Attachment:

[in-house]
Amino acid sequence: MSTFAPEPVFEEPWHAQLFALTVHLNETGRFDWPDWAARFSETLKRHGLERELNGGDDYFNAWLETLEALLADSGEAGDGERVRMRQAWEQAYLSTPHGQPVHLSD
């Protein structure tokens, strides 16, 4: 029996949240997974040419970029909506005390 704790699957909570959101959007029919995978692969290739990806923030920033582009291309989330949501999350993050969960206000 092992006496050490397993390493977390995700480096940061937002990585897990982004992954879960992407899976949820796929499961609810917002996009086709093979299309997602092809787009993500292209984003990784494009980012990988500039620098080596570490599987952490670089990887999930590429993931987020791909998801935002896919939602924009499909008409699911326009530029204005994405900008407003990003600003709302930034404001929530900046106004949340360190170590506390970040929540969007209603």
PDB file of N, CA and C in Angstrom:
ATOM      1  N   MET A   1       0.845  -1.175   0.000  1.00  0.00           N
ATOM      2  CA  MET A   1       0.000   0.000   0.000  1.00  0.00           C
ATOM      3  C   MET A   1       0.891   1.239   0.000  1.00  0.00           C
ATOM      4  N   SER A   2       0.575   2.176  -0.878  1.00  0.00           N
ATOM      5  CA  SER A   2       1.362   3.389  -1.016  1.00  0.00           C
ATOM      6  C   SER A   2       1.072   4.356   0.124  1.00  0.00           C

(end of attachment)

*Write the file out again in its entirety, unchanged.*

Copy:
[in-house]
Amino acid sequence: MSTFAPEPVFEEPWHAQLFALTVHLNETGRFDWPDWAARFSETLKRHGLERELNGGDDYFNAWLETLEALLADSGEAGDGERVRMRQAWEQAYLSTPHGQPVHLSD
């Protein structure tokens, strides 16, 4: 029996949240997974040419970029909506005390 704790699957909570959101959007029919995978692969290739990806923030920033582009291309989330949501999350993050969960206000 092992006496050490397993390493977390995700480096940061937002990585897990982004992954879960992407899976949820796929499961609810917002996009086709093979299309997602092809787009993500292209984003990784494009980012990988500039620098080596570490599987952490670089990887999930590429993931987020791909998801935002896919939602924009499909008409699911326009530029204005994405900008407003990003600003709302930034404001929530900046106004949340360190170590506390970040929540969007209603």
PDB file of N, CA and C in Angstrom:
ATOM      1  N   MET A   1       0.845  -1.175   0.000  1.00  0.00           N
ATOM      2  CA  MET A   1       0.000   0.000   0.000  1.00  0.00           C
ATOM      3  C   MET A   1       0.891   1.239   0.000  1.00  0.00           C
ATOM      4  N   SER A   2       0.575   2.176  -0.878  1.00  0.00           N
ATOM      5  CA  SER A   2       1.362   3.389  -1.016  1.00  0.00           C
ATOM      6  C   SER A   2       1.072   4.356   0.124  1.00  0.00           C